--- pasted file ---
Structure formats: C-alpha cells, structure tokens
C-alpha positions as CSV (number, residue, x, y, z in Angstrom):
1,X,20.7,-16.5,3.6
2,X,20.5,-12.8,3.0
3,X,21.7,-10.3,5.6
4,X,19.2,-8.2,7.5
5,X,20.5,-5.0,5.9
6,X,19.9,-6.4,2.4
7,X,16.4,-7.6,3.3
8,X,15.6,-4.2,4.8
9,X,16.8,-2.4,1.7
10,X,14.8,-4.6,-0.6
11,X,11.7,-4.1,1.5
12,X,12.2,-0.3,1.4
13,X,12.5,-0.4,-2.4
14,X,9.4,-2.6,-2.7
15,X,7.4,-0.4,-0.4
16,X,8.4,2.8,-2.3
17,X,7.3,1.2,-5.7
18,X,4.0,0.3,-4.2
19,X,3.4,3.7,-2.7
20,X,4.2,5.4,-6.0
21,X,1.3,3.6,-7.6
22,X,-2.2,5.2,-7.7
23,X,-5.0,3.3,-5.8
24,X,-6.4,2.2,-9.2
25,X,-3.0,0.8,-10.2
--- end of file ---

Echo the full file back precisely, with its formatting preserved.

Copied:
Structure formats: C-alpha cells, structure tokens
C-alpha positions as CSV (number, residue, x, y, z in Angstrom):
1,X,20.7,-16.5,3.6
2,X,20.5,-12.8,3.0
3,X,21.7,-10.3,5.6
4,X,19.2,-8.2,7.5
5,X,20.5,-5.0,5.9
6,X,19.9,-6.4,2.4
7,X,16.4,-7.6,3.3
8,X,15.6,-4.2,4.8
9,X,16.8,-2.4,1.7
10,X,14.8,-4.6,-0.6
11,X,11.7,-4.1,1.5
12,X,12.2,-0.3,1.4
13,X,12.5,-0.4,-2.4
14,X,9.4,-2.6,-2.7
15,X,7.4,-0.4,-0.4
16,X,8.4,2.8,-2.3
17,X,7.3,1.2,-5.7
18,X,4.0,0.3,-4.2
19,X,3.4,3.7,-2.7
20,X,4.2,5.4,-6.0
21,X,1.3,3.6,-7.6
22,X,-2.2,5.2,-7.7
23,X,-5.0,3.3,-5.8
24,X,-6.4,2.2,-9.2
25,X,-3.0,0.8,-10.2